– J. S. Bach: Sinfonia D-Dur, BWV 1045 – C. P. E. Bach: Konzert Es-Dur, Wq 2 – J. B. Bach: Ouvertüre D-Dur – J. S. Bach: Konzert a-Moll, BWV 1044 – J. F. Fasch: Konzert D-Dur, FWV L: D3
Jean-Christophe Dijoux (harpsichord), Mathias Kiesling (transverse flute), Mechthild Winter (harpsichord), Leipziger Barockorchester, direction: Konstanze Beyer (violin)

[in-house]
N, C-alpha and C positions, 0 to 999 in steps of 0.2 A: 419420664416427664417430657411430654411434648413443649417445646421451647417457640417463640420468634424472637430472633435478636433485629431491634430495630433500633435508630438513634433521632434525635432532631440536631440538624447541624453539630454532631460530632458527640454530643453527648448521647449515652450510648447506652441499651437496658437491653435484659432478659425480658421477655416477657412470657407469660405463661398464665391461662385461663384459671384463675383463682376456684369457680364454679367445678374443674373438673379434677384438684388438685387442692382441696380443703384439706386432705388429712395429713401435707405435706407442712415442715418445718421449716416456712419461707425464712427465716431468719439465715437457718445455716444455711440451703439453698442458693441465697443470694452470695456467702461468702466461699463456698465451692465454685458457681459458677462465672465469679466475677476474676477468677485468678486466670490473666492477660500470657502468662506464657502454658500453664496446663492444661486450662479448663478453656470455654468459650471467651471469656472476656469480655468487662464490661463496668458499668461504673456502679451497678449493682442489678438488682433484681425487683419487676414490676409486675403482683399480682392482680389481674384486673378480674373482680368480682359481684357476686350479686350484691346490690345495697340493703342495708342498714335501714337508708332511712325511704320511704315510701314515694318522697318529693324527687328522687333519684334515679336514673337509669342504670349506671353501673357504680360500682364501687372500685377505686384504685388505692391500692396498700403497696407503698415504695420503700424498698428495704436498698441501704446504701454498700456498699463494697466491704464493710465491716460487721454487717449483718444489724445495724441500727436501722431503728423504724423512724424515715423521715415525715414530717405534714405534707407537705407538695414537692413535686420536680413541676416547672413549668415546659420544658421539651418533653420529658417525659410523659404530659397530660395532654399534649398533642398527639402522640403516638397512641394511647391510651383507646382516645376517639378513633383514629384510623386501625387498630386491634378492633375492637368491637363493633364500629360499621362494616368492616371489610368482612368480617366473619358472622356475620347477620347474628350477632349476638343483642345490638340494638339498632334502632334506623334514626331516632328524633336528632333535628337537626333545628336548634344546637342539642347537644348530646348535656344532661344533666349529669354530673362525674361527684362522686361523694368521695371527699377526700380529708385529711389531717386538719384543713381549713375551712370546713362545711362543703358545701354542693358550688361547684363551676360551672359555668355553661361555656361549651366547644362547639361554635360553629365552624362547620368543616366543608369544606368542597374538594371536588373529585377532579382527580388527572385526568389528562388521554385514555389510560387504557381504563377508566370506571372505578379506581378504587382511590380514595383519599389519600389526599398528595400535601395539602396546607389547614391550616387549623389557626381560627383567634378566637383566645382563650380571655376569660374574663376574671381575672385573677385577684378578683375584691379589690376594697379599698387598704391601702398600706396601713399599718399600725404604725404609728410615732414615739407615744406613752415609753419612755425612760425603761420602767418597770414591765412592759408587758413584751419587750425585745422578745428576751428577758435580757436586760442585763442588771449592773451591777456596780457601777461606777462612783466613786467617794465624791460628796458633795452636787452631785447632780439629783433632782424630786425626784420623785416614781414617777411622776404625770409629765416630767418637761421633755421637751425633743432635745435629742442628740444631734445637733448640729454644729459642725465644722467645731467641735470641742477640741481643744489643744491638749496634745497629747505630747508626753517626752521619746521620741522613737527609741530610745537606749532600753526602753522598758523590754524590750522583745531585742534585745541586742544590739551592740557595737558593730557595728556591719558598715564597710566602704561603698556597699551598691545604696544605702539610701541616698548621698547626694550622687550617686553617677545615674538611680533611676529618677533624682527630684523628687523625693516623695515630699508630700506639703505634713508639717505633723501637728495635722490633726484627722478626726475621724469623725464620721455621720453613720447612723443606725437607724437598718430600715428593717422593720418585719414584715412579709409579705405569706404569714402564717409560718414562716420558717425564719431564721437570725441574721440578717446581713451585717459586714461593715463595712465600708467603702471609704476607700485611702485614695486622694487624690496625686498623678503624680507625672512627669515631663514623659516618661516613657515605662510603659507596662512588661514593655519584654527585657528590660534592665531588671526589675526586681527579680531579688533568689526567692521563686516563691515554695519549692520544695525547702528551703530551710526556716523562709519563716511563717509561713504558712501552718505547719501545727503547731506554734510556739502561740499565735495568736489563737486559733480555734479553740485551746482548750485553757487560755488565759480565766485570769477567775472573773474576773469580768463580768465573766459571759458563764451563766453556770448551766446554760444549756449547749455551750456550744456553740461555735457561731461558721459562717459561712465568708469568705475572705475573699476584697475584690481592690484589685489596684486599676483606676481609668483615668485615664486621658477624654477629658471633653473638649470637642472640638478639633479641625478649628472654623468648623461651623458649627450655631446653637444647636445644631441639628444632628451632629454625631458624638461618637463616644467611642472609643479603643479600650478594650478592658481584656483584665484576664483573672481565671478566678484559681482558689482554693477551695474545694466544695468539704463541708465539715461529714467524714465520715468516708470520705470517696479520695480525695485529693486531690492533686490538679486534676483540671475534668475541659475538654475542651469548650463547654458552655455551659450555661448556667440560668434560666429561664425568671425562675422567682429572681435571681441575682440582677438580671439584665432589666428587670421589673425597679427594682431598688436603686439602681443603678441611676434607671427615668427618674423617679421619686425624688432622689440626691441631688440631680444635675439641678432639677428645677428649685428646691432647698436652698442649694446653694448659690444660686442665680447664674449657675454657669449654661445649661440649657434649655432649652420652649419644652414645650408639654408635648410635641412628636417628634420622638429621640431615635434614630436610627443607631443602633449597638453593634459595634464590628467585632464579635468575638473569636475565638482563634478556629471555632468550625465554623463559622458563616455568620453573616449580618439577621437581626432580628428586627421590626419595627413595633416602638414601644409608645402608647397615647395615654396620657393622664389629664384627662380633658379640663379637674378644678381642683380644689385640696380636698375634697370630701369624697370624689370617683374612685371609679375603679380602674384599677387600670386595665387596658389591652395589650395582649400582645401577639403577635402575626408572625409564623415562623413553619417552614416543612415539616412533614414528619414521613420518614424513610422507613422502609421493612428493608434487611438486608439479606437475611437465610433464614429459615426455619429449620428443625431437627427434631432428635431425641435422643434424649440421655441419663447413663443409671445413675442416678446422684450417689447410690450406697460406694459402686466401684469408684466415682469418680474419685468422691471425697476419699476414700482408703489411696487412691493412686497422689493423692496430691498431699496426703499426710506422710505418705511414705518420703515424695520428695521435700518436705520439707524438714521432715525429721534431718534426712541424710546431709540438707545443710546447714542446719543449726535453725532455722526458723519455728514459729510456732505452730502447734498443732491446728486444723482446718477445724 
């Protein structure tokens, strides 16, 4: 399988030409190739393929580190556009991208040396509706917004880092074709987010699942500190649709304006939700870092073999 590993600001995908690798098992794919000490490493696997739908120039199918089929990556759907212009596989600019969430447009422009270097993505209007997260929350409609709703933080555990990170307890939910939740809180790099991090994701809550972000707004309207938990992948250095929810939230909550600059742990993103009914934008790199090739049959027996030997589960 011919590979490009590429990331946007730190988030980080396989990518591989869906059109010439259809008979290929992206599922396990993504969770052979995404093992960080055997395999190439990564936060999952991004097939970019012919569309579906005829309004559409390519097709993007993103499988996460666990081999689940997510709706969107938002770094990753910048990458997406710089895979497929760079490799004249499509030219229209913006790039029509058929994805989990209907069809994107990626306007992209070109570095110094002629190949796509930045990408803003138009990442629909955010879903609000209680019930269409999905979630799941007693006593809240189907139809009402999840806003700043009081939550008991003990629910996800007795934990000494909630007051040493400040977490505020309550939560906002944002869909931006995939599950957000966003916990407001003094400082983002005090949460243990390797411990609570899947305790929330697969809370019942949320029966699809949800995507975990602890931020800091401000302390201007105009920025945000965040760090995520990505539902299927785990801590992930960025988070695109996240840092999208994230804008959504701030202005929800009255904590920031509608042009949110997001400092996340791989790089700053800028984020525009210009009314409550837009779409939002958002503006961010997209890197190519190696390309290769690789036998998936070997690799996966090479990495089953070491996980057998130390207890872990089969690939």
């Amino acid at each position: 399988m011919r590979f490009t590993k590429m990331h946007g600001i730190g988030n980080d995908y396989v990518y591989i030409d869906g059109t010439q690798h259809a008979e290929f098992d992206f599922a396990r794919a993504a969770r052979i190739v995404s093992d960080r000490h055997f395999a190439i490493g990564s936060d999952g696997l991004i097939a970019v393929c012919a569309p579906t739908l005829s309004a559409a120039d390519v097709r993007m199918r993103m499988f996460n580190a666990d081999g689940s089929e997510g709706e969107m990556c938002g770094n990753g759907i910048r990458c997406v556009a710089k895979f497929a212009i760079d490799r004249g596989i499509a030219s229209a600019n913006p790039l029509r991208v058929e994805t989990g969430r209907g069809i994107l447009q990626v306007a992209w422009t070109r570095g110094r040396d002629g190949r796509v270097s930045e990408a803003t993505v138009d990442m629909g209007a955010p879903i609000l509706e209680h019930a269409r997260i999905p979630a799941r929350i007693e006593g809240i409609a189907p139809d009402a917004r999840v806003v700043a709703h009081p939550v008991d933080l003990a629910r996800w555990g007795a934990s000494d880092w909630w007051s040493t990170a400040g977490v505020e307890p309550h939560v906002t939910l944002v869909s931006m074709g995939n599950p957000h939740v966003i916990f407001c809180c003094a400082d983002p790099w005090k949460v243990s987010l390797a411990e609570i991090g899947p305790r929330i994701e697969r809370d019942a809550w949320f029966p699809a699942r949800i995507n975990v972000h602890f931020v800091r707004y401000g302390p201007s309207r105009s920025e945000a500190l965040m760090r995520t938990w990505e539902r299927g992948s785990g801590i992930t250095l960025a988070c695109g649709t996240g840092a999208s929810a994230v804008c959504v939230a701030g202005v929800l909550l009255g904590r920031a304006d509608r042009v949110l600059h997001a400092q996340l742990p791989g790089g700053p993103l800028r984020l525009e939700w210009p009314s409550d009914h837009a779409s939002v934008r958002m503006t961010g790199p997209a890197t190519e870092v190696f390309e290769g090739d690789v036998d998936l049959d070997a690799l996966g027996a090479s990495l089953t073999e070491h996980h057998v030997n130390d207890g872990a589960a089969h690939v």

After the death of J. S. Bach, his orchestral works fell more or less into oblivion. While his keyboard and organ music survived the ages and his vocal music gained new recognition in the nineteenth century, it was not until the twentieth century that his orchestral music was even performed again. With the advent of a lighter, more sentimental style of play, the splendid, festive, French-style overtures and concertos soon sounded outmoded and just unusable. Even in their youth Bach’s sons wrote far more modern compositions, especially in the concerto genre, than their father and mentor. But the father and sons performed together in the coffee houses of Leipzig, where the sons were able to introduce themselves to the public and even get themselves considered for future engagements – their father had no objection.